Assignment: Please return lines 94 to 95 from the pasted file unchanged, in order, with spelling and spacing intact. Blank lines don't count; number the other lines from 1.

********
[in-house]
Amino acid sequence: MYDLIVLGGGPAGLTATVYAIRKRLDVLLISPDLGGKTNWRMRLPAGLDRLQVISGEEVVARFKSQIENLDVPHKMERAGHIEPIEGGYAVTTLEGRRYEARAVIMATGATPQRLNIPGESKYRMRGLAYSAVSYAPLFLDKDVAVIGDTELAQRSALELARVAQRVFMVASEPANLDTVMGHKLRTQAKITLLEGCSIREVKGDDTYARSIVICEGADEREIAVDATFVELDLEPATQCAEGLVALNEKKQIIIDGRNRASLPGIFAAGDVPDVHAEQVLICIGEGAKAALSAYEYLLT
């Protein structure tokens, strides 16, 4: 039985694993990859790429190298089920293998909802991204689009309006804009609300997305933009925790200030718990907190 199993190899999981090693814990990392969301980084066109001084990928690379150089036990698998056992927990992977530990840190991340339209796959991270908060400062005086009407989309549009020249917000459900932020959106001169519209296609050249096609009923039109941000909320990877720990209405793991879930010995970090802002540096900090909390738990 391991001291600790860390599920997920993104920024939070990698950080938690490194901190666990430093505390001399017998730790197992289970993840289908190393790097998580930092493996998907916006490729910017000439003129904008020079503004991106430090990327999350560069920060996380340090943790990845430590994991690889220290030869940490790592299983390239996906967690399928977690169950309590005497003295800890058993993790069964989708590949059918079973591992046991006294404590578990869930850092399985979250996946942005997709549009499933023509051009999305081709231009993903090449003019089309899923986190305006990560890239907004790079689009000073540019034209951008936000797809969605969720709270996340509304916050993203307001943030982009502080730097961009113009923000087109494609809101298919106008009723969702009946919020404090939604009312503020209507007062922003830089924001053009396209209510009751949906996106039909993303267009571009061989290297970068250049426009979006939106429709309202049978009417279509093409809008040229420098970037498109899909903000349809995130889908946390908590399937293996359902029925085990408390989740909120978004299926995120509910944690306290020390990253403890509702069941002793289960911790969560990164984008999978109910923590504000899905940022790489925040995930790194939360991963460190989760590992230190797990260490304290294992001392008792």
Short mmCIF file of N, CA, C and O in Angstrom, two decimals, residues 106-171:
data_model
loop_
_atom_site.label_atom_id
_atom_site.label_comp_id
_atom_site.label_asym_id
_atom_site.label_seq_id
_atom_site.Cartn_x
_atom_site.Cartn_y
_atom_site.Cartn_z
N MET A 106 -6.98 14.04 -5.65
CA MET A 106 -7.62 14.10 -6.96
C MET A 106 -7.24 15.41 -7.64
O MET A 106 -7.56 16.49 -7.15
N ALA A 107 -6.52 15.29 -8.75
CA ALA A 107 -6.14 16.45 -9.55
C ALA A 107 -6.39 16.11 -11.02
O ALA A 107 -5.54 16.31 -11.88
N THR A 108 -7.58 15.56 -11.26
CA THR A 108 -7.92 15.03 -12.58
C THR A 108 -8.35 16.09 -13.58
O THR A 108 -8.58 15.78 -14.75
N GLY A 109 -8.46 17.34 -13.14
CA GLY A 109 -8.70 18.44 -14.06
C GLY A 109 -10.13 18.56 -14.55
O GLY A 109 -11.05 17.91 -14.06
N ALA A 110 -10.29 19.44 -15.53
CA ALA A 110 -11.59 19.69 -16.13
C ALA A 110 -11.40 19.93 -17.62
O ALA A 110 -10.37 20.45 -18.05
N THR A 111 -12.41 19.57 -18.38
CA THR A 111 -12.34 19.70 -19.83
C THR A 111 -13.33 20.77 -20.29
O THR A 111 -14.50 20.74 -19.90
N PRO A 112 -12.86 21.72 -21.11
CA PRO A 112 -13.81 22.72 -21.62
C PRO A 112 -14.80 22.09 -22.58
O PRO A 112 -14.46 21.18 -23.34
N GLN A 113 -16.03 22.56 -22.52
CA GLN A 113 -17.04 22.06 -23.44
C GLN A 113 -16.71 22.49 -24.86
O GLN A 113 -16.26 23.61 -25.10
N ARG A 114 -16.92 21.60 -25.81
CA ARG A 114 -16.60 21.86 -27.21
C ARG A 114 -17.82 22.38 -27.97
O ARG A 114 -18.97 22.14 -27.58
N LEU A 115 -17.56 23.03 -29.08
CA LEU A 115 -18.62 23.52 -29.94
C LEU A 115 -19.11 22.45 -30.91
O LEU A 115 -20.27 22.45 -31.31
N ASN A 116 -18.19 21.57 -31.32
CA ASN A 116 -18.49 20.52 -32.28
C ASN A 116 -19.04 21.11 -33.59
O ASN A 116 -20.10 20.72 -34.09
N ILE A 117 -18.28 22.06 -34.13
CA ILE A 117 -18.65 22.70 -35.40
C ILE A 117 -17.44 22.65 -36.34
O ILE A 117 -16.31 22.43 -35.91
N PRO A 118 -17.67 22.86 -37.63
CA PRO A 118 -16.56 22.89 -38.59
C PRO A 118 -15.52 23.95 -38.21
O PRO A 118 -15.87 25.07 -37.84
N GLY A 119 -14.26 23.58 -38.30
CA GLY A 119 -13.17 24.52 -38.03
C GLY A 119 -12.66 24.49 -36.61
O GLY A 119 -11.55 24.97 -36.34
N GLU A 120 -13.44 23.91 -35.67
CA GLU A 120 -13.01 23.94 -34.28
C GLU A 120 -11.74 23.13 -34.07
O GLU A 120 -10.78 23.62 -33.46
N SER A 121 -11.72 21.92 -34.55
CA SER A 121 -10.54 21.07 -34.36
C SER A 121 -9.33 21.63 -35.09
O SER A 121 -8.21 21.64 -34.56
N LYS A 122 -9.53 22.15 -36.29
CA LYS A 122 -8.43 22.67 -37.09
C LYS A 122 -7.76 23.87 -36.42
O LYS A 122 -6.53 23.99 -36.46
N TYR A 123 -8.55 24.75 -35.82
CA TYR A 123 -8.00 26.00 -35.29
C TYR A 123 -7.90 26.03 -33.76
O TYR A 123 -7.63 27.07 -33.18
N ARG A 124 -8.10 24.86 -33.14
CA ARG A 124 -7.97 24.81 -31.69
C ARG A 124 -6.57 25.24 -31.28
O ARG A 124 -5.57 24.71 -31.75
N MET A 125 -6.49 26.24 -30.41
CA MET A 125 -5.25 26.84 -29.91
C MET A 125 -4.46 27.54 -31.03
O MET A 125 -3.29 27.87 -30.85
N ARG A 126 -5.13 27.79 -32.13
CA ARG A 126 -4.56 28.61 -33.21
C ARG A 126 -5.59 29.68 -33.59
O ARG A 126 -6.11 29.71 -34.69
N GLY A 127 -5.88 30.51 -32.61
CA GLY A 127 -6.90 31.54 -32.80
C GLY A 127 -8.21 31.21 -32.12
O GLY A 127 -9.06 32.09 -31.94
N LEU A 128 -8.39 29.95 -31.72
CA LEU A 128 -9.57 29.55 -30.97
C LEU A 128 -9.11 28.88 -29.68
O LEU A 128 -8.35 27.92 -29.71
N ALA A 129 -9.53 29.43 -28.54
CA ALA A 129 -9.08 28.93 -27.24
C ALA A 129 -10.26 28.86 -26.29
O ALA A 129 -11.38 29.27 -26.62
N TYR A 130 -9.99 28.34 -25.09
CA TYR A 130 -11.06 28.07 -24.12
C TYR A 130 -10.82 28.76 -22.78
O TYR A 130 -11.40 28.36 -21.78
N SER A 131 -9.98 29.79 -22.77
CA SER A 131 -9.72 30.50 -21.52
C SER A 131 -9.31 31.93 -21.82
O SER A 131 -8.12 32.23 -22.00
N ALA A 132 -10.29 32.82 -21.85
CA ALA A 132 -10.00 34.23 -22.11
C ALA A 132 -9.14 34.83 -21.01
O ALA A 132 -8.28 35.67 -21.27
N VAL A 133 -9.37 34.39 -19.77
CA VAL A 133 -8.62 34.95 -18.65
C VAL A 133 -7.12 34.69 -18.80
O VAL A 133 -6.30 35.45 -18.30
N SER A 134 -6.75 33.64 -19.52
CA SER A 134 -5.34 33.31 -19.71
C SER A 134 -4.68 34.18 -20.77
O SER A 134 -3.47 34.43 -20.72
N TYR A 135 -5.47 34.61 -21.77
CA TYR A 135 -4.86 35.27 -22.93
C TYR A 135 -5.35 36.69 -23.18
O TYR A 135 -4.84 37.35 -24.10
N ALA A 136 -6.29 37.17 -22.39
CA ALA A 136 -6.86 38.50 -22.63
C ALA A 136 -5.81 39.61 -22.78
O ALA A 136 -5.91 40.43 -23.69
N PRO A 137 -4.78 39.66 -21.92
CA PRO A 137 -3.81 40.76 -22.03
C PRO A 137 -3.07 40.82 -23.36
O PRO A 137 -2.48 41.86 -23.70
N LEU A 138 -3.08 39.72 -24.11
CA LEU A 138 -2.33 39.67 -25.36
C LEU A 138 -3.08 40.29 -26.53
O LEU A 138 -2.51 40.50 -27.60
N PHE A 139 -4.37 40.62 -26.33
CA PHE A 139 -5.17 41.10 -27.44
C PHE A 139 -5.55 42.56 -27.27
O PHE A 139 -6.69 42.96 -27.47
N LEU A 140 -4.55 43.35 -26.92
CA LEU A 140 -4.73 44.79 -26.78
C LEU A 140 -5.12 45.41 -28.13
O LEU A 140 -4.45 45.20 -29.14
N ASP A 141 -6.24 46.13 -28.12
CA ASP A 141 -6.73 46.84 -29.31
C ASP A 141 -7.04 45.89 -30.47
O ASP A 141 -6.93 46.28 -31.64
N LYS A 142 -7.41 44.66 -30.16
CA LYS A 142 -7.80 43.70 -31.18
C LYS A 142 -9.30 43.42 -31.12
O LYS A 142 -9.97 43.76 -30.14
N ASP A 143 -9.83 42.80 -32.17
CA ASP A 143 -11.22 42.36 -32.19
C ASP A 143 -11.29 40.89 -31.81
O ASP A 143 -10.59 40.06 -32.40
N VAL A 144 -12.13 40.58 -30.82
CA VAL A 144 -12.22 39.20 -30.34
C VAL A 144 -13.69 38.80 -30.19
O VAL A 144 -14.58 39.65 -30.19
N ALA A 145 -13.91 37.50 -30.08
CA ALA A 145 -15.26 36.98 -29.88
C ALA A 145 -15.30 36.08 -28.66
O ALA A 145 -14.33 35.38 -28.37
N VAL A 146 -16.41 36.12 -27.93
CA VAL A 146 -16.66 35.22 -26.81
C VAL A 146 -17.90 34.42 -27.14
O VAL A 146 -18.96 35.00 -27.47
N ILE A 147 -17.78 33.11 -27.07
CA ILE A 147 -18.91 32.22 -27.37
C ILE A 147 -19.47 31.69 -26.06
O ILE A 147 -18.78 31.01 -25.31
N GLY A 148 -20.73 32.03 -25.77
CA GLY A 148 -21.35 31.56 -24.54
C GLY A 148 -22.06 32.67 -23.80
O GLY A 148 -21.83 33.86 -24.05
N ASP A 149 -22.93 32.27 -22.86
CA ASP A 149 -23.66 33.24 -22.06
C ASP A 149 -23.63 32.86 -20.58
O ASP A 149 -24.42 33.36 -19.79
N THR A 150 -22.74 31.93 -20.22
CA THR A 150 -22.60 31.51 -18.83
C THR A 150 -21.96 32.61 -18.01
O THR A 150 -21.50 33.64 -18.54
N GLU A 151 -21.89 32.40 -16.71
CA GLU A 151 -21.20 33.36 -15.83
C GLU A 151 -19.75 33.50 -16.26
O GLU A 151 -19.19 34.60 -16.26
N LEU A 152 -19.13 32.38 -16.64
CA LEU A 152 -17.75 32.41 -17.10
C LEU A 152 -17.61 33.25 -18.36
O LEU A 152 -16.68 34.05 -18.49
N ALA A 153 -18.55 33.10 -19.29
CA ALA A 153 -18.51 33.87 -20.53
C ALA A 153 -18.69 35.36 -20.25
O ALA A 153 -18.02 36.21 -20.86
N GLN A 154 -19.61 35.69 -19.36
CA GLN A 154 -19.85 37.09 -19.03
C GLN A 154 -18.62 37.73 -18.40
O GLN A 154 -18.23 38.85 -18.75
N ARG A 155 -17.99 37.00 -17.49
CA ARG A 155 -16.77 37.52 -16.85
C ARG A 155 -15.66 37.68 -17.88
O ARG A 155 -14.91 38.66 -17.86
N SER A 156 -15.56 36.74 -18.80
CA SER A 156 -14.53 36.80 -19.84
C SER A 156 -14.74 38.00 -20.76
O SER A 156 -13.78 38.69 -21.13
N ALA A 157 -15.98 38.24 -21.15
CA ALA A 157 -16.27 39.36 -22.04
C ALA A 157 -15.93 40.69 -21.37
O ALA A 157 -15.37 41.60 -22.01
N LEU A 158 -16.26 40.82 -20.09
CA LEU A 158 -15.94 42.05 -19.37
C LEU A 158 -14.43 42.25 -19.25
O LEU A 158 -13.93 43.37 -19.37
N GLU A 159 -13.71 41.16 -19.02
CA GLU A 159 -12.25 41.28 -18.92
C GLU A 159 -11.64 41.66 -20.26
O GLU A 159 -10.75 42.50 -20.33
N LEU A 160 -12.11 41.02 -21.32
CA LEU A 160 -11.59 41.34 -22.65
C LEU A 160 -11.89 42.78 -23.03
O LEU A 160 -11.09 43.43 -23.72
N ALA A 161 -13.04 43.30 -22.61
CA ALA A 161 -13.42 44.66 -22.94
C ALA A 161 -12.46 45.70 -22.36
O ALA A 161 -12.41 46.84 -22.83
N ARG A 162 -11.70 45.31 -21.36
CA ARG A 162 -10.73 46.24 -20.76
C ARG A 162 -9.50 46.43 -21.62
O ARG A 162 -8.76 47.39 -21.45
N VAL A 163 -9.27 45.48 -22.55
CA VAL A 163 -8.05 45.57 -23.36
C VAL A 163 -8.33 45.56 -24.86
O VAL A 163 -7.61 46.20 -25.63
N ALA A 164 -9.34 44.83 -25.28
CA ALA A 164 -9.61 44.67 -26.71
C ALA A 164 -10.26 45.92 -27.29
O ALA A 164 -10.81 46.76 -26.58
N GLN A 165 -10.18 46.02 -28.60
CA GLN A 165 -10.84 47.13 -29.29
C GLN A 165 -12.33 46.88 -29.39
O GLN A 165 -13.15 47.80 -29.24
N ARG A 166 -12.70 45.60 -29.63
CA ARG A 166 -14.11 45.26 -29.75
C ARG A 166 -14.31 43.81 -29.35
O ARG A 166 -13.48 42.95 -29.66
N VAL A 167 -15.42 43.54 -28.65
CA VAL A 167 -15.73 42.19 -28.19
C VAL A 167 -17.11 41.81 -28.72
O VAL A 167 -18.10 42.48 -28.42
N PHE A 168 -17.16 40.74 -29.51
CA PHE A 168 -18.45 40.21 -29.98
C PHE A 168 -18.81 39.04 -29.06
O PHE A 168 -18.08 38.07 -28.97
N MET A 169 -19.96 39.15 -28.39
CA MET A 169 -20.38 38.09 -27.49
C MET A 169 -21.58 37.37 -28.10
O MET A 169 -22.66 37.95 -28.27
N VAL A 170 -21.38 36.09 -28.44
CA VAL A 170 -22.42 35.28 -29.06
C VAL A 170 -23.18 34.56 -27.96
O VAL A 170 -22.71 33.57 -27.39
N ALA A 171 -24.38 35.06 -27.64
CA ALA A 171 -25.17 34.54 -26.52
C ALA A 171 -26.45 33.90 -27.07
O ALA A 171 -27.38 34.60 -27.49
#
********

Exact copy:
N ARG A 126 -5.13 27.79 -32.13
CA ARG A 126 -4.56 28.61 -33.21